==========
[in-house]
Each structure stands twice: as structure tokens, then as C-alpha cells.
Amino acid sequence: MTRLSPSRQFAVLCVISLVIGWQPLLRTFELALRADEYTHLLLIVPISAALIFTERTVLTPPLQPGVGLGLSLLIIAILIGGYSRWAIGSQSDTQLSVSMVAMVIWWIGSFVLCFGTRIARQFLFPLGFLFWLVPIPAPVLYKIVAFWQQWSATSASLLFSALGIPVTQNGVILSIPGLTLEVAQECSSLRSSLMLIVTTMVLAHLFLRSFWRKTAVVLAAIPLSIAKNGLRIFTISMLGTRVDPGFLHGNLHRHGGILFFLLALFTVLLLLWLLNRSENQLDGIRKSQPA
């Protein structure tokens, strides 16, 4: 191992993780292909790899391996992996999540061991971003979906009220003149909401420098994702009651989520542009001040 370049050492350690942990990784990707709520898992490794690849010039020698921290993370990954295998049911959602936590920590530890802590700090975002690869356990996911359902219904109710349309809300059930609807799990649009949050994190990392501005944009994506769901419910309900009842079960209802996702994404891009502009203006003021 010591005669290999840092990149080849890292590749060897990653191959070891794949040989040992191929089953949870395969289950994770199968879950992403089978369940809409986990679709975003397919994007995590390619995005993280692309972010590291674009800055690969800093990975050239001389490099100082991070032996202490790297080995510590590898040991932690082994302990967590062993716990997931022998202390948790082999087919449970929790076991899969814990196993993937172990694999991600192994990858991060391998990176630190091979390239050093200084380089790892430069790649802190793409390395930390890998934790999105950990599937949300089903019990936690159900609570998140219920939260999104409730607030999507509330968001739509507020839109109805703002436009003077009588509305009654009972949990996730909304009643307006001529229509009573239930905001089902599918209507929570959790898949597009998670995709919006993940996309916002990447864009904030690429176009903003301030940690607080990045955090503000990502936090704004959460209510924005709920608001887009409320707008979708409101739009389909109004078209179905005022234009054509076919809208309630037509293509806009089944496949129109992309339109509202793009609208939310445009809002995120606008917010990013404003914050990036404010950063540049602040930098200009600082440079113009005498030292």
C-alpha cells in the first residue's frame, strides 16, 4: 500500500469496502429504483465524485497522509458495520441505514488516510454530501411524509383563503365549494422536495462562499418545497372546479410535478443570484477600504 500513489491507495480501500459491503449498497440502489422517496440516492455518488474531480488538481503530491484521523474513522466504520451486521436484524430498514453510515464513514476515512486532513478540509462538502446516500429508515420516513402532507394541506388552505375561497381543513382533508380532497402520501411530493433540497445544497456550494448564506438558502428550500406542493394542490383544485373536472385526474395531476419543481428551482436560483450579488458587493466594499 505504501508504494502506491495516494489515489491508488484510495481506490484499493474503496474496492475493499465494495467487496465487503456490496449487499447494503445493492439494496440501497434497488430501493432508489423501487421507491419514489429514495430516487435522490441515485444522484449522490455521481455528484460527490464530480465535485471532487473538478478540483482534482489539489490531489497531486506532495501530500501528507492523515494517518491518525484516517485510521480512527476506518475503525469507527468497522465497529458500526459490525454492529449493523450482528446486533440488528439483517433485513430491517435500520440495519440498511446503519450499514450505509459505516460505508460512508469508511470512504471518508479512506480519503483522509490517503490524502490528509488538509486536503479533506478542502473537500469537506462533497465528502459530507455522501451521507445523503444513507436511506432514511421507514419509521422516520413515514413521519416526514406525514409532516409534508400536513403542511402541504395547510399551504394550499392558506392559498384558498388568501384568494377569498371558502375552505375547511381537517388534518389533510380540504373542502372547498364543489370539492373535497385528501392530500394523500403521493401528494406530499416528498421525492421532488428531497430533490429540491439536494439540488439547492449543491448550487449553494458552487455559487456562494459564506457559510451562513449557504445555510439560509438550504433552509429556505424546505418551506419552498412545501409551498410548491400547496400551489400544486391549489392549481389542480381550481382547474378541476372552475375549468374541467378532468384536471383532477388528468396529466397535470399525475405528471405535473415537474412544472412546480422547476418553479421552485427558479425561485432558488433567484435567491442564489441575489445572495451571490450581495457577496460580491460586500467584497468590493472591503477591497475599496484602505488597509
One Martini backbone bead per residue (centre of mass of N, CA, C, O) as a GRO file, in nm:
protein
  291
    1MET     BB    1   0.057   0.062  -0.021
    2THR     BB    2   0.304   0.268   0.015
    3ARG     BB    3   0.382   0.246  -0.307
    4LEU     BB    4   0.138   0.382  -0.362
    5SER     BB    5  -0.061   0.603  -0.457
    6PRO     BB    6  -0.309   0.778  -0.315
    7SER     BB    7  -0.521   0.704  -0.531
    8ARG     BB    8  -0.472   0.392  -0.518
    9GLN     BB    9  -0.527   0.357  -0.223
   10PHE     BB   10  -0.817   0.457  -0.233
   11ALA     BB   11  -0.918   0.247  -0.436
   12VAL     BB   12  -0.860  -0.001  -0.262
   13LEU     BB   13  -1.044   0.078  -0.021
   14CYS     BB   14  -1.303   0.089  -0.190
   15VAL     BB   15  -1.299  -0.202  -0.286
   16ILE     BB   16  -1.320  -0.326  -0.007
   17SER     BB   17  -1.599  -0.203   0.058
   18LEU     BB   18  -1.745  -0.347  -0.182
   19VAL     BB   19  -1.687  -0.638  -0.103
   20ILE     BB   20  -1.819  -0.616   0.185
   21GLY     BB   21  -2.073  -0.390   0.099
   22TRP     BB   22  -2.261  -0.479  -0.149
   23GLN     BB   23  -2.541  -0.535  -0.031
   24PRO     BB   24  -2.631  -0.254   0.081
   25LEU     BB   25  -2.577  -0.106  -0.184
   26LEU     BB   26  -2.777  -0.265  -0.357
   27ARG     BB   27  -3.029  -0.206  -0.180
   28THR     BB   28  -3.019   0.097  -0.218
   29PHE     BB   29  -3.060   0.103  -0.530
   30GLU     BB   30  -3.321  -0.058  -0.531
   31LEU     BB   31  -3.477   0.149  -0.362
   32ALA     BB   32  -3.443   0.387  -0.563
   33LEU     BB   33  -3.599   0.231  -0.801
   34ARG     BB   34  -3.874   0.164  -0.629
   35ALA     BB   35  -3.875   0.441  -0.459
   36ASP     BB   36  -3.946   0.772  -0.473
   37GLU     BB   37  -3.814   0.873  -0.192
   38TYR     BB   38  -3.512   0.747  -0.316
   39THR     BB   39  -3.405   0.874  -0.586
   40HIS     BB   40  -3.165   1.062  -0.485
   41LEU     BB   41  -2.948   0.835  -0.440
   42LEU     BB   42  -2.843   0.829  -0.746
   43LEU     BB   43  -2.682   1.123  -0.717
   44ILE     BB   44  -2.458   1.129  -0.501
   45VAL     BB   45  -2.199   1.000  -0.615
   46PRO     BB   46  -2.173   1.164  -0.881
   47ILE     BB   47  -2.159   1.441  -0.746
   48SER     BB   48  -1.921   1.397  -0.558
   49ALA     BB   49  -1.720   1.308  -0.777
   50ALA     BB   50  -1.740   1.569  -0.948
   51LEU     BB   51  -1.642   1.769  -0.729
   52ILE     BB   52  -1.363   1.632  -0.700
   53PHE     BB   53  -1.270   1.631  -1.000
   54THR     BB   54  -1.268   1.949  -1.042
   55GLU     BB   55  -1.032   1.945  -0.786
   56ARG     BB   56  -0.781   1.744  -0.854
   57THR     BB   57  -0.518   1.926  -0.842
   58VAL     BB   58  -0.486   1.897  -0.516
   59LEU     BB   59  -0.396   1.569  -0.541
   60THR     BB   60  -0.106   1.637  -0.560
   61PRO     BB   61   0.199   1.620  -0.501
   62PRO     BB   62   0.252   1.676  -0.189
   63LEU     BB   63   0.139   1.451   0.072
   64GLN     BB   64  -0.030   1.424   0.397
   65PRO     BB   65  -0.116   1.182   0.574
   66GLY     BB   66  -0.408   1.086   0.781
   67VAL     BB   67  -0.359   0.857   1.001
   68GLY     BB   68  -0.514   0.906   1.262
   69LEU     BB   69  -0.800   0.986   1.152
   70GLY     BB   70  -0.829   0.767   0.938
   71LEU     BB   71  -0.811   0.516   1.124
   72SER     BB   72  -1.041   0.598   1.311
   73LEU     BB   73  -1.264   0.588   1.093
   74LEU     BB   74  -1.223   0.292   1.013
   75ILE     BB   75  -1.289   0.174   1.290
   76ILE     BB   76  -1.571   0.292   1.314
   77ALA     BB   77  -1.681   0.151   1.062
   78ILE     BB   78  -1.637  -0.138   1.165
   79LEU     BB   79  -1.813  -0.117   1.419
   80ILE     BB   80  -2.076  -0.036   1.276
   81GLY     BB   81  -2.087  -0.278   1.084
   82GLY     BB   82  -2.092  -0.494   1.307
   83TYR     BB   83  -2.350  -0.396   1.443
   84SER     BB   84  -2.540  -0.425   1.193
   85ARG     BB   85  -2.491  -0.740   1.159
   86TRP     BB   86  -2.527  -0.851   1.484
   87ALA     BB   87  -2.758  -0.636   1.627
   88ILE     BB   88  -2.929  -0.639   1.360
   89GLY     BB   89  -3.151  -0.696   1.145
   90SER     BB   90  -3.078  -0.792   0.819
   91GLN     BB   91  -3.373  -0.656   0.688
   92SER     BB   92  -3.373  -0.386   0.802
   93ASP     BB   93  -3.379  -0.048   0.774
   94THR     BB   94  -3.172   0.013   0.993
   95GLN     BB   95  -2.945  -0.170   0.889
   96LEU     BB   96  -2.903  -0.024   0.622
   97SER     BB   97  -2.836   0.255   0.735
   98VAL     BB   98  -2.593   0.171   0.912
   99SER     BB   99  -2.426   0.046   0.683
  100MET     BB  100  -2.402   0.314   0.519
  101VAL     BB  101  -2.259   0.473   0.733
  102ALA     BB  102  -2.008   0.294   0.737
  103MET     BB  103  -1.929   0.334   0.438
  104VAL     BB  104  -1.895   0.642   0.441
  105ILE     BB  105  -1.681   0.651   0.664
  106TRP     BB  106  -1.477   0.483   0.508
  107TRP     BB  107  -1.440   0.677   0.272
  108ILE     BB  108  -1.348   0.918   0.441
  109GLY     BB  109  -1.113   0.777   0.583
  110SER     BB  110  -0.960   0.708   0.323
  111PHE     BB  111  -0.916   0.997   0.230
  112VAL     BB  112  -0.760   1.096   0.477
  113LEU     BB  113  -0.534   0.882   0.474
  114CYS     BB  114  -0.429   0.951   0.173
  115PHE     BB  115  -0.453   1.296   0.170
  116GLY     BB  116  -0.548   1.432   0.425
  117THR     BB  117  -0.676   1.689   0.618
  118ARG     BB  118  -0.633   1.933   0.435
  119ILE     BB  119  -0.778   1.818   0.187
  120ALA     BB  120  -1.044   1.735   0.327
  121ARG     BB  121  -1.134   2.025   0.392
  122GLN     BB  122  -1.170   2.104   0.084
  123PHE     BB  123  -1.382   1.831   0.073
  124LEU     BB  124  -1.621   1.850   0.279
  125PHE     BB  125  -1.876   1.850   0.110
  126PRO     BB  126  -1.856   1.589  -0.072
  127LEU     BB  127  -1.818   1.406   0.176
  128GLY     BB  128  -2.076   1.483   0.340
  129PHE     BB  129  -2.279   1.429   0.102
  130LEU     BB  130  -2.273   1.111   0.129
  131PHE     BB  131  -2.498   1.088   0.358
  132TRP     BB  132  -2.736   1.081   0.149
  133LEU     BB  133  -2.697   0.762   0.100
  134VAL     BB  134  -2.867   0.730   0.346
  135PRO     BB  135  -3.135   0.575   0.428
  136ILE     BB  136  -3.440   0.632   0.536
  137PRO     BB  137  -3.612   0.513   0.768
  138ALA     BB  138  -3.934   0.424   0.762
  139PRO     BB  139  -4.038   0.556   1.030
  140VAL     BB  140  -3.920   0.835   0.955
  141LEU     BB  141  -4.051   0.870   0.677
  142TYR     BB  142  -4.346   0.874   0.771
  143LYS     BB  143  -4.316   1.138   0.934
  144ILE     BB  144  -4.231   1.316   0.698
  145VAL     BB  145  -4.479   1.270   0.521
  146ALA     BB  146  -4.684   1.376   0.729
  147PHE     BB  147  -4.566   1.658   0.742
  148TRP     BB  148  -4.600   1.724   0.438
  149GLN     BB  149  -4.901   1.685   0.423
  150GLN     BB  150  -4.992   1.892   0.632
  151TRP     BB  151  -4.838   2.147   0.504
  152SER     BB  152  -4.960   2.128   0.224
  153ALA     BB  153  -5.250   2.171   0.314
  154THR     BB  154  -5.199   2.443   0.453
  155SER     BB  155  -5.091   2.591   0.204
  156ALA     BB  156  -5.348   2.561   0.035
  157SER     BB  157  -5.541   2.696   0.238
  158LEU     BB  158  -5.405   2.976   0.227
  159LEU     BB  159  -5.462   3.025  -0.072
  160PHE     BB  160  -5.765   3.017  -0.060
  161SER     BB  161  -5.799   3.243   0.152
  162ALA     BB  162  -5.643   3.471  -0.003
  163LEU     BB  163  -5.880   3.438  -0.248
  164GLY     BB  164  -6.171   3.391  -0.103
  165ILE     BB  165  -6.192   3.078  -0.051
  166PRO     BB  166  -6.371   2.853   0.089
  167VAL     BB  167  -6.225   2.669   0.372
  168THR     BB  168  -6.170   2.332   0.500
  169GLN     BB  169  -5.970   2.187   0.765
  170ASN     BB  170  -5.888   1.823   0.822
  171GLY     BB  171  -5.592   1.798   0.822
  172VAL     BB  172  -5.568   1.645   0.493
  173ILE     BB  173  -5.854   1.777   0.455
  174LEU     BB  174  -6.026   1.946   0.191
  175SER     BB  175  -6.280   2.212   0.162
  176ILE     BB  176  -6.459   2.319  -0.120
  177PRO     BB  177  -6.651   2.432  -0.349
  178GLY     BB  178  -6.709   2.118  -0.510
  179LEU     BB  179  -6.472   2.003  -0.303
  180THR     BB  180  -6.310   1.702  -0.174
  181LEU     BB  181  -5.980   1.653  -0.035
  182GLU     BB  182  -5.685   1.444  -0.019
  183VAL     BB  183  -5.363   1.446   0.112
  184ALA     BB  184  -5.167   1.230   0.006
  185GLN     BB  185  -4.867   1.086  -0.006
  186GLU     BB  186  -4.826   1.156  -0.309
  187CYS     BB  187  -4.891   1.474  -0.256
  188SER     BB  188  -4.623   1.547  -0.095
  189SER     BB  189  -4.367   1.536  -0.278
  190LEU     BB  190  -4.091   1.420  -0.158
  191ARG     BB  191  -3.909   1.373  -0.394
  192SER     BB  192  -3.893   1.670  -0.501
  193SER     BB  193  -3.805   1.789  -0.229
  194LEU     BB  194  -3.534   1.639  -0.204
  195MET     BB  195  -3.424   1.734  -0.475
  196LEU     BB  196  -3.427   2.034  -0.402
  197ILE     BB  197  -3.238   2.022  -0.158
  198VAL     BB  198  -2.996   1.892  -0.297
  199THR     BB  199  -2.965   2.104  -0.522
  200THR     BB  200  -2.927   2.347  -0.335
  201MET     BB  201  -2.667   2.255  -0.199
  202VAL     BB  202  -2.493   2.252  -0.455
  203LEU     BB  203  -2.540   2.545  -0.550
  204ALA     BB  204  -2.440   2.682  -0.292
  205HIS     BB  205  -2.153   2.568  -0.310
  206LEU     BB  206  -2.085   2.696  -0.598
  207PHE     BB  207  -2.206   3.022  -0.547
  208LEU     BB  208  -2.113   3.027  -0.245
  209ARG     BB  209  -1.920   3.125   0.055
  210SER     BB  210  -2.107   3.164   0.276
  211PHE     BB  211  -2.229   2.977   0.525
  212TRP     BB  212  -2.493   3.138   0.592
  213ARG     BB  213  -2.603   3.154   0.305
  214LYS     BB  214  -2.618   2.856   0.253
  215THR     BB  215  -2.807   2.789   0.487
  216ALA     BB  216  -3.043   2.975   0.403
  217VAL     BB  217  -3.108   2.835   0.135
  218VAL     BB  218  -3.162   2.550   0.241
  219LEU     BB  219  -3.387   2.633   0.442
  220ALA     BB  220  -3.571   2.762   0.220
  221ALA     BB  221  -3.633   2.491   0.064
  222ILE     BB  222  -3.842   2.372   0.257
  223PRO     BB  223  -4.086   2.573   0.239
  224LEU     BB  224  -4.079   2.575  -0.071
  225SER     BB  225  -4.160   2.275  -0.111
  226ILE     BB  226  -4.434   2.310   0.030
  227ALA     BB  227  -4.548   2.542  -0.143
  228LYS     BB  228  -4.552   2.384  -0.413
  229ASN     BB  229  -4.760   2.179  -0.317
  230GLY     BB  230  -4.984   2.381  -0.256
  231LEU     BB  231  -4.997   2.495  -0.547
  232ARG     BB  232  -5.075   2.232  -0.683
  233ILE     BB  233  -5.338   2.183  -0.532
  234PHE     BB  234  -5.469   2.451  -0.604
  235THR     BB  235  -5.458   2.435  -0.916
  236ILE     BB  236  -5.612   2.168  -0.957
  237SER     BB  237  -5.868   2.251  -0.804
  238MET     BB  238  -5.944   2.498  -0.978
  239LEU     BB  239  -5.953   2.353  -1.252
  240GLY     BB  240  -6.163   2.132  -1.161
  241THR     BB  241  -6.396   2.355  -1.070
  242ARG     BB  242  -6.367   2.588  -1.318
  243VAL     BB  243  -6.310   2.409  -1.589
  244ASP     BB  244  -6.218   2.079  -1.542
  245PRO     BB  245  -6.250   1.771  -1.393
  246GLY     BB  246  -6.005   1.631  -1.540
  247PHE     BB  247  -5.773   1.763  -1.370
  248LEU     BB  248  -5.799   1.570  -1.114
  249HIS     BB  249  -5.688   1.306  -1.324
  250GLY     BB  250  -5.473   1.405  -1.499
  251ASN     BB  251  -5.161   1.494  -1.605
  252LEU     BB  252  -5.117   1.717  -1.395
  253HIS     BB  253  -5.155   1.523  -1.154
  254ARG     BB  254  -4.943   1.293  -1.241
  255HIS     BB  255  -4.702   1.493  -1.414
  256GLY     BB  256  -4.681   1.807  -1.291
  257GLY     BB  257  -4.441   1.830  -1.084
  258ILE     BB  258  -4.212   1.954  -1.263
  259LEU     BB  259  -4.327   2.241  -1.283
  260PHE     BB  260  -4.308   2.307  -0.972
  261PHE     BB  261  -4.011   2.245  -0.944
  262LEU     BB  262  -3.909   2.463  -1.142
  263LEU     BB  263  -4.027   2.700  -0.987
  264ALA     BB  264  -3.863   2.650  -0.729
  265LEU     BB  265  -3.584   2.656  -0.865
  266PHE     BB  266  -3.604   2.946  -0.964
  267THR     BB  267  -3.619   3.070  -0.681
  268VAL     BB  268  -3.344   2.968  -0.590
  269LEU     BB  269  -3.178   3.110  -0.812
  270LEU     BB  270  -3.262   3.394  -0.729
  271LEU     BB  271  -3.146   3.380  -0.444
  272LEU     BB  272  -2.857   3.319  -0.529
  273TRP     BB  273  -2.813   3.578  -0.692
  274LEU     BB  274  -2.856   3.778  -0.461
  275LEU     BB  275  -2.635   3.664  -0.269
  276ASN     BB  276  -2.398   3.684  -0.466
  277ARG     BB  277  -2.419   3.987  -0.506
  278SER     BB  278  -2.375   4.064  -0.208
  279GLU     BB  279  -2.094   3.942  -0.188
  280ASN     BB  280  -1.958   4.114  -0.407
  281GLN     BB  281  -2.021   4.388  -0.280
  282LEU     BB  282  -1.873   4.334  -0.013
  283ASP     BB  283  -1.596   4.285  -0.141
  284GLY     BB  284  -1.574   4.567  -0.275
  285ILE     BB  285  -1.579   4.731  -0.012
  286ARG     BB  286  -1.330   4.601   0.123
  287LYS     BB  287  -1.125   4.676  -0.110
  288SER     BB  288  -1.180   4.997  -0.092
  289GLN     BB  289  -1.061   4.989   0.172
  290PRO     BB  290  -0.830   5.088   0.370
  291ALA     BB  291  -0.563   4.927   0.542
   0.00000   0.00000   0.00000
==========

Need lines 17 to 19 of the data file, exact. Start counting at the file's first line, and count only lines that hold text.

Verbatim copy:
    9GLN     BB    9  -0.527   0.357  -0.223
   10PHE     BB   10  -0.817   0.457  -0.233
   11ALA     BB   11  -0.918   0.247  -0.436